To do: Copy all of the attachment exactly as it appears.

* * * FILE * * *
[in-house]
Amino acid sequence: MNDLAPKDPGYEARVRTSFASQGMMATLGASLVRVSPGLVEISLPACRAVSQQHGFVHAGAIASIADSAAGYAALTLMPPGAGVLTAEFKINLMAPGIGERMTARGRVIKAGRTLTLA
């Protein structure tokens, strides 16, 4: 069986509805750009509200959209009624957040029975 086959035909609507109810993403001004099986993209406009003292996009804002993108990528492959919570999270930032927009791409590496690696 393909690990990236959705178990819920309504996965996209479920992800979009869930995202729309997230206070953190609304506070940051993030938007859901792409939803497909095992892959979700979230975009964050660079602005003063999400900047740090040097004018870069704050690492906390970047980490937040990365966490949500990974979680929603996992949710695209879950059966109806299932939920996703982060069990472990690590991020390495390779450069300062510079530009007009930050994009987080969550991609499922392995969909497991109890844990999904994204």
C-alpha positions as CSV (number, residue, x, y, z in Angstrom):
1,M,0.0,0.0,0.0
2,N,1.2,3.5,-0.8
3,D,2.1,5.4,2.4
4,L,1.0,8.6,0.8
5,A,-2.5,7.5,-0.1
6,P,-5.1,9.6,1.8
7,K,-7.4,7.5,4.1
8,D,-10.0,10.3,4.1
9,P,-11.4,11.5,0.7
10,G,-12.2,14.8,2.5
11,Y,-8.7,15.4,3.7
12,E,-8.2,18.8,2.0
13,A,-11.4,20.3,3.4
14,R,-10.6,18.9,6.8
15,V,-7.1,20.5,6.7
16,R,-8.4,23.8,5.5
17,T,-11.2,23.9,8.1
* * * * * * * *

[in-house]
Amino acid sequence: MNDLAPKDPGYEARVRTSFASQGMMATLGASLVRVSPGLVEISLPACRAVSQQHGFVHAGAIASIADSAAGYAALTLMPPGAGVLTAEFKINLMAPGIGERMTARGRVIKAGRTLTLA
């Protein structure tokens, strides 16, 4: 069986509805750009509200959209009624957040029975 086959035909609507109810993403001004099986993209406009003292996009804002993108990528492959919570999270930032927009791409590496690696 393909690990990236959705178990819920309504996965996209479920992800979009869930995202729309997230206070953190609304506070940051993030938007859901792409939803497909095992892959979700979230975009964050660079602005003063999400900047740090040097004018870069704050690492906390970047980490937040990365966490949500990974979680929603996992949710695209879950059966109806299932939920996703982060069990472990690590991020390495390779450069300062510079530009007009930050994009987080969550991609499922392995969909497991109890844990999904994204």
C-alpha positions as CSV (number, residue, x, y, z in Angstrom):
1,M,0.0,0.0,0.0
2,N,1.2,3.5,-0.8
3,D,2.1,5.4,2.4
4,L,1.0,8.6,0.8
5,A,-2.5,7.5,-0.1
6,P,-5.1,9.6,1.8
7,K,-7.4,7.5,4.1
8,D,-10.0,10.3,4.1
9,P,-11.4,11.5,0.7
10,G,-12.2,14.8,2.5
11,Y,-8.7,15.4,3.7
12,E,-8.2,18.8,2.0
13,A,-11.4,20.3,3.4
14,R,-10.6,18.9,6.8
15,V,-7.1,20.5,6.7
16,R,-8.4,23.8,5.5
17,T,-11.2,23.9,8.1